Midnight in Sicily. Sicilian cooking reflects a vast array of Mediterranean influences introduced by its “visitors” from Greece, Normandy, North Africa and Spain. As they say, “always occupied, never conquered”.But this combination of flavors reminds me most of "la cucina ebraica", the cooking of Italian Jews. The elongated Treviso comes from the Veneto region of Italy, but is now grown in California’'s Salinas Valley. I’'ve chosen to grill it for this salad because it accentuates its mildly bitter flavor, which I think matches well with the anise flavor of the fennel. —pierino
2 but can be expanded
bulb fennel with fluffy leafy tops
head Treviso style radicchio (the elongated form)*
blood oranges (reserve one for juicing)
pomegranate juice (e.g. Pom)**
1 1/4 cups
olive oil (plus extra for brushing the radicchio)
Slice your fennel bulb in half, top to bottom. Trim, but save the stalks and tops, especially the fluffy fronds. Cut out the hard core at the base. Then slice the remaining portion into julienne strips. Slice the stalk portion across the grain into disks.
Slice the Treviso in half from top to bottom. Brush with olive oil.
In a food processor pulse the almonds two or three times, just enough to fragment them into crunchy bits.
Heat a dry skillet (we don’t recommend non-stick for this)and then toast the almond pieces and set aside.
Juice one of the oranges.
Using a sharp utility knife peel the remaining two oranges, removing skin and pith. Separate the oranges into segments.
Brush the Treviso halves with olive oil and grill flat sides down on either a hot ridge grill pan or your back yard grill. Allow them to brown on the flat side and get marked up nicely. Remove and slice across the width.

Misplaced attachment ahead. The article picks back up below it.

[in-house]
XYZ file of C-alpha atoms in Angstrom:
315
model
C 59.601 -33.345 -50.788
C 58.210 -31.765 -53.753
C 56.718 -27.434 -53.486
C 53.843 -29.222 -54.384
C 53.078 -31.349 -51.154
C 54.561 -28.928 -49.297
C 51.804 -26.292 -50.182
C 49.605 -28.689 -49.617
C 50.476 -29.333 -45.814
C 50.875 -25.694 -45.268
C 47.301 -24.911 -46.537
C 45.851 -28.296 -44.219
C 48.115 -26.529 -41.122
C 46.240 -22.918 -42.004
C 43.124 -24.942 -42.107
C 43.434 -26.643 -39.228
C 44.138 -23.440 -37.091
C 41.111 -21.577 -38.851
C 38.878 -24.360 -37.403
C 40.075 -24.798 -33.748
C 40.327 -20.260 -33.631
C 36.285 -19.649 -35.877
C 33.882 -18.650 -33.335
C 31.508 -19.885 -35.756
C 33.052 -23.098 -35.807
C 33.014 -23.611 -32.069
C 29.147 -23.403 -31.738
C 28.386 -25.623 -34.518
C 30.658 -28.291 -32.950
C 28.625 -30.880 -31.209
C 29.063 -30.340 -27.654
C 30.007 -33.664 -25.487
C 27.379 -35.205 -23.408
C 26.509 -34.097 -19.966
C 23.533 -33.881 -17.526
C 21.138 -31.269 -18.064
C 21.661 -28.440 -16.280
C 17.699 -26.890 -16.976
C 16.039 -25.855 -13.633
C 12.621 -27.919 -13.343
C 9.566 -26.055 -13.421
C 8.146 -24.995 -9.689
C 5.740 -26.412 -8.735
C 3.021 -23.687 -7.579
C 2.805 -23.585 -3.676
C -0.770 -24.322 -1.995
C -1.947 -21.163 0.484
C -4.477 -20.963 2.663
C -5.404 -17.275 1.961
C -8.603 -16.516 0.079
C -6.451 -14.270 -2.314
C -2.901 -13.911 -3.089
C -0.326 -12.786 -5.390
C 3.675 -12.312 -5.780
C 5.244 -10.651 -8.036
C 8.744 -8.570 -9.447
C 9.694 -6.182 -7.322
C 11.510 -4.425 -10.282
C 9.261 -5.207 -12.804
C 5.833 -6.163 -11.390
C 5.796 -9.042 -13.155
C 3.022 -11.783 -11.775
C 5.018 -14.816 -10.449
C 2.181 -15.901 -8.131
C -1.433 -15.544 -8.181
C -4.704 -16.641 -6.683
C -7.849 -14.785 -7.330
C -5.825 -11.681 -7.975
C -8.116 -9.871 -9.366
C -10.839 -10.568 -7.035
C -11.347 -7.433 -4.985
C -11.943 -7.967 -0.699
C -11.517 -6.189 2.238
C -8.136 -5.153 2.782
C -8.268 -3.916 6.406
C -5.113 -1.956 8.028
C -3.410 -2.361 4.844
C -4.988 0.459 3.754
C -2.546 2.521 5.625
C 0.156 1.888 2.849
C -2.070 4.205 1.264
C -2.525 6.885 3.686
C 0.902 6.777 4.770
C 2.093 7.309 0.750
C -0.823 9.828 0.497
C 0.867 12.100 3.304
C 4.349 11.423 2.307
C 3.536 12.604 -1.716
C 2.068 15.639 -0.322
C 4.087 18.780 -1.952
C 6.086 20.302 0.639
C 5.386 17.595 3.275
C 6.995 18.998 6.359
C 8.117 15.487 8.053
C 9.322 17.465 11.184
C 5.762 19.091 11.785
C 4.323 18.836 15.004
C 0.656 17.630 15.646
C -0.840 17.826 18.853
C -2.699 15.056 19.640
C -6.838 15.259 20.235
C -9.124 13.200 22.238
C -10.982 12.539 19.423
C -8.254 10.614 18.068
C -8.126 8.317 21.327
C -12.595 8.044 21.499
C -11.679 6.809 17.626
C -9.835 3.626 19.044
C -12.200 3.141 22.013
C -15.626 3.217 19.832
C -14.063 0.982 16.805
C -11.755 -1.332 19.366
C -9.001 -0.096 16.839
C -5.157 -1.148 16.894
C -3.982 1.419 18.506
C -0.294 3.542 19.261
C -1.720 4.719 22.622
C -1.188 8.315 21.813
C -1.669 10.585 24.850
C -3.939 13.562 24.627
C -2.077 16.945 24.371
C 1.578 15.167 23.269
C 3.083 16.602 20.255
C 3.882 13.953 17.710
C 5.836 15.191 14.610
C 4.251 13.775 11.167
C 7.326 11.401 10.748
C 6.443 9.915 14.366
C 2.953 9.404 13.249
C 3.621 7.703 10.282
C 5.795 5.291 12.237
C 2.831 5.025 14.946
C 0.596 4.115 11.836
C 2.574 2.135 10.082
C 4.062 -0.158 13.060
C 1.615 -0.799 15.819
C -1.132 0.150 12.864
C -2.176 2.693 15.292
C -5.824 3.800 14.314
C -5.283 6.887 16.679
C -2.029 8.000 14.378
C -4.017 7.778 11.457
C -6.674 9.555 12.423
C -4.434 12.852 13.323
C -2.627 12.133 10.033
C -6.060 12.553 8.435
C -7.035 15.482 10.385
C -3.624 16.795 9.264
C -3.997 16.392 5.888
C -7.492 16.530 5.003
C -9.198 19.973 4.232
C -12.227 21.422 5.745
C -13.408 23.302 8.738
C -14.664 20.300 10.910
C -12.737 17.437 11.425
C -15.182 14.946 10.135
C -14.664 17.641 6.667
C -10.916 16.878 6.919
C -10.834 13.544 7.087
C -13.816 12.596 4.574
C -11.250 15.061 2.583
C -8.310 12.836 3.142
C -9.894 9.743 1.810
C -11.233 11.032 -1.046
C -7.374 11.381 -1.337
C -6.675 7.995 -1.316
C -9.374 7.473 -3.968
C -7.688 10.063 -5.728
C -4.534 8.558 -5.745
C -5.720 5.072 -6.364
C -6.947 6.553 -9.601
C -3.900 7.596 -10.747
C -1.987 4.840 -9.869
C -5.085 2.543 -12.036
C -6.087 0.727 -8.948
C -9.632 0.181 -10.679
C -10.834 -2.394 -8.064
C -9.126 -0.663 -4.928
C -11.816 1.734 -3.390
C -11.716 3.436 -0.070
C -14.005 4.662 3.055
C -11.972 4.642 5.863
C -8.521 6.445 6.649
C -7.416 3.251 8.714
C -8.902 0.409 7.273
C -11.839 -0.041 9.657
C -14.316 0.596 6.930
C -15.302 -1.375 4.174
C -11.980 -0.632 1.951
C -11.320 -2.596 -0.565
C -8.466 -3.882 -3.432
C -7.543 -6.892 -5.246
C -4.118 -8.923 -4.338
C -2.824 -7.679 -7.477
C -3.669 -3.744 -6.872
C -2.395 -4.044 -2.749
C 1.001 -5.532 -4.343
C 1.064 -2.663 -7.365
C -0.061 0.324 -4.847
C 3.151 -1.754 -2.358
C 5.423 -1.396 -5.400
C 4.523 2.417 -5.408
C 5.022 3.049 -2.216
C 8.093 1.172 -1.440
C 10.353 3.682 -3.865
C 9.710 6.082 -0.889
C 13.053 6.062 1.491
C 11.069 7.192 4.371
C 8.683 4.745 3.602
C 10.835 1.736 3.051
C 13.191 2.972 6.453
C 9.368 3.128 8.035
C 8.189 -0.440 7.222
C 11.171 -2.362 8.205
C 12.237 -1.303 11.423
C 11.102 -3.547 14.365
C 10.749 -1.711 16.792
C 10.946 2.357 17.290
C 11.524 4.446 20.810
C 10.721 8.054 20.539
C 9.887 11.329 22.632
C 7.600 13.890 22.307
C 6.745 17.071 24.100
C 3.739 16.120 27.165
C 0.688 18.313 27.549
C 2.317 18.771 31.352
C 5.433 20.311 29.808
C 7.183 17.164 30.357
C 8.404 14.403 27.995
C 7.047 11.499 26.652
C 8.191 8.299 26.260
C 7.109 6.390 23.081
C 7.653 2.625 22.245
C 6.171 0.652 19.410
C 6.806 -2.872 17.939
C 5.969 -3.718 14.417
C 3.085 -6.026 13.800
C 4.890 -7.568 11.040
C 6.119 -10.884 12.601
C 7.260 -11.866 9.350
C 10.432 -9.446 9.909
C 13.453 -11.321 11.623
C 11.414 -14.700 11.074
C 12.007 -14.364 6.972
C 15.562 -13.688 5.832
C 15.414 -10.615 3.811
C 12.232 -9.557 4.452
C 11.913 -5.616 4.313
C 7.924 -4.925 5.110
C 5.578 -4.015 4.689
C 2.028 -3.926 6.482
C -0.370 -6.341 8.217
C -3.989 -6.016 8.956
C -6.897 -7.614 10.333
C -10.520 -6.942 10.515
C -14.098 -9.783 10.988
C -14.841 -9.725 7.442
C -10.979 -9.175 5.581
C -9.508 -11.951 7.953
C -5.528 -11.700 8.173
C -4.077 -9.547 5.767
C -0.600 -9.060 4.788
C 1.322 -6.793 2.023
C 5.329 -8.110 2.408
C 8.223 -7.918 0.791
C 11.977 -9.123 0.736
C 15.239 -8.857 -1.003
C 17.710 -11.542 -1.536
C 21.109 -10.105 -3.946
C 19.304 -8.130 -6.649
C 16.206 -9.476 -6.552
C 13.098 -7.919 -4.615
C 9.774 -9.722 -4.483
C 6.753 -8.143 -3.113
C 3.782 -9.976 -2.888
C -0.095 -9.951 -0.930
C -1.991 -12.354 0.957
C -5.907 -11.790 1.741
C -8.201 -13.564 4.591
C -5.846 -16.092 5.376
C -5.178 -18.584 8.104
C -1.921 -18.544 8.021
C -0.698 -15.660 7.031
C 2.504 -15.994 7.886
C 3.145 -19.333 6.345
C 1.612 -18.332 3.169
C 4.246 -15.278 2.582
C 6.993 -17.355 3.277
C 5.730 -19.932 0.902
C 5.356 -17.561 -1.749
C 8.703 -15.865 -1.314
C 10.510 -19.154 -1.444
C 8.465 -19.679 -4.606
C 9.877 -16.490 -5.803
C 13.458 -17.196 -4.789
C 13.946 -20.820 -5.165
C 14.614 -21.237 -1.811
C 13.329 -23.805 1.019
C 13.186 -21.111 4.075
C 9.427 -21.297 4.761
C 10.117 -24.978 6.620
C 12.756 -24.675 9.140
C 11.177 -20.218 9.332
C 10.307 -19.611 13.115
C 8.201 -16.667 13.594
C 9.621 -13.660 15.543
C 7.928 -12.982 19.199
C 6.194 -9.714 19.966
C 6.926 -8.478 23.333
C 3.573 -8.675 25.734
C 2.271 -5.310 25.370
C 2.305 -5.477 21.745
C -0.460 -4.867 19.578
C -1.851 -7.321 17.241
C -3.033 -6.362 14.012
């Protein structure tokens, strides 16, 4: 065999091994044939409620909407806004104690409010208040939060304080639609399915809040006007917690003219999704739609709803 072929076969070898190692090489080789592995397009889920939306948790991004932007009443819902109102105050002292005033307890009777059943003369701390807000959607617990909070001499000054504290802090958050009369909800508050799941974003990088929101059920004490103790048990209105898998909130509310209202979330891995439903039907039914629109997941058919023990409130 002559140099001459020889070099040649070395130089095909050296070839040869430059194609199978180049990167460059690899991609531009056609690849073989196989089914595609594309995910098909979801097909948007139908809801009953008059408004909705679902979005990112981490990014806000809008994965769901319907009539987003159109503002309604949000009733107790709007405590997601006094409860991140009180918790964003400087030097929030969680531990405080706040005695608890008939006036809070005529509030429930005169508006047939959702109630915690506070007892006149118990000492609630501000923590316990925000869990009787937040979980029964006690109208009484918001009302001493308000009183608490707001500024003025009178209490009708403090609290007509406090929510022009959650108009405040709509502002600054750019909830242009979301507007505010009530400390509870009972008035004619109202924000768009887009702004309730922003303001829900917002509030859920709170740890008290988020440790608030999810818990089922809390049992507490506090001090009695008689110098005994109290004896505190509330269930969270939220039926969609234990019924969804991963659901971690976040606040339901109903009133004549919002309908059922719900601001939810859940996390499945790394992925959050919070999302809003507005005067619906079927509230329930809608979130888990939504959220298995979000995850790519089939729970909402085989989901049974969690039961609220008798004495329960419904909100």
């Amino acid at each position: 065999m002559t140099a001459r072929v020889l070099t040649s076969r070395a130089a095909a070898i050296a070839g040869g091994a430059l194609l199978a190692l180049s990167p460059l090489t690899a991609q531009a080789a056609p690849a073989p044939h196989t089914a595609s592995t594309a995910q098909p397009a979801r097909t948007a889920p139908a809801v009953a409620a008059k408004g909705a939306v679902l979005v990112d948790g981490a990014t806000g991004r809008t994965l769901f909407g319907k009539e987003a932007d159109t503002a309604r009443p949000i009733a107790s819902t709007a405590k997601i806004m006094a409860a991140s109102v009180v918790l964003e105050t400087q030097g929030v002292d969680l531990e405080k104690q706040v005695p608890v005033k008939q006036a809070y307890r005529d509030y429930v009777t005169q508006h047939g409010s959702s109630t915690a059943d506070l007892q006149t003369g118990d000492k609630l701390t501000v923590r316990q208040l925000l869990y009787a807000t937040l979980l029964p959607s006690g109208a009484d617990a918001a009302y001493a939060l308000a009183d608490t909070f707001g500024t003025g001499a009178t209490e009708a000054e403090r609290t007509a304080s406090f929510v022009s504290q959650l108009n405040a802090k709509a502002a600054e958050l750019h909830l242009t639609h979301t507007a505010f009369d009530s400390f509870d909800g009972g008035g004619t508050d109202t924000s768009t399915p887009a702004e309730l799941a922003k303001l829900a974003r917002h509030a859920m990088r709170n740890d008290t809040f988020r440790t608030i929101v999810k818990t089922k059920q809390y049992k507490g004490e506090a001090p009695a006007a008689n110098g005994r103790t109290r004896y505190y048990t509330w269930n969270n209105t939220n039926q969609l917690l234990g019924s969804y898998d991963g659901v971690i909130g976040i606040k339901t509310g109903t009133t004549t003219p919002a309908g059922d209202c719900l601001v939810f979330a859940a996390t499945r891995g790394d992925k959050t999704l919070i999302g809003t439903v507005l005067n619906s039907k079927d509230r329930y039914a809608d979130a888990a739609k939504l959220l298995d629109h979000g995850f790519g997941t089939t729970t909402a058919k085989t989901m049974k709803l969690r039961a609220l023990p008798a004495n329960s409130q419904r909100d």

Make your dressing by combining the olive oil, blood orange and pomegranate juices with mustard and whisk together with salt.
Assemble the salad by organizing your fennel pieces and Treviso on a platter. Surround the perimeter with orange segments, and carefully spoon over your dressing. Finish with the toasted almonds and torn up fennel tops.
*If you can’t find Treviso at your market it’s okay to substitute the round Chioggia style. That's totally okay.
** Pom also packs pomegranate seeds which make a great finish to the presentation. Unfortunately it’s a seasonal product not available year round. Nor are the blood oranges.
Standup commis flâneur, and food historian. Pierino's background is in Italian and Spanish cooking but of late he's focused on frozen desserts. He is now finishing his cookbook, MALAVIDA! Can it get worse? Yes, it can. Visit the Malavida Brass Knuckle cooking page at Facebook and your posts are welcome there.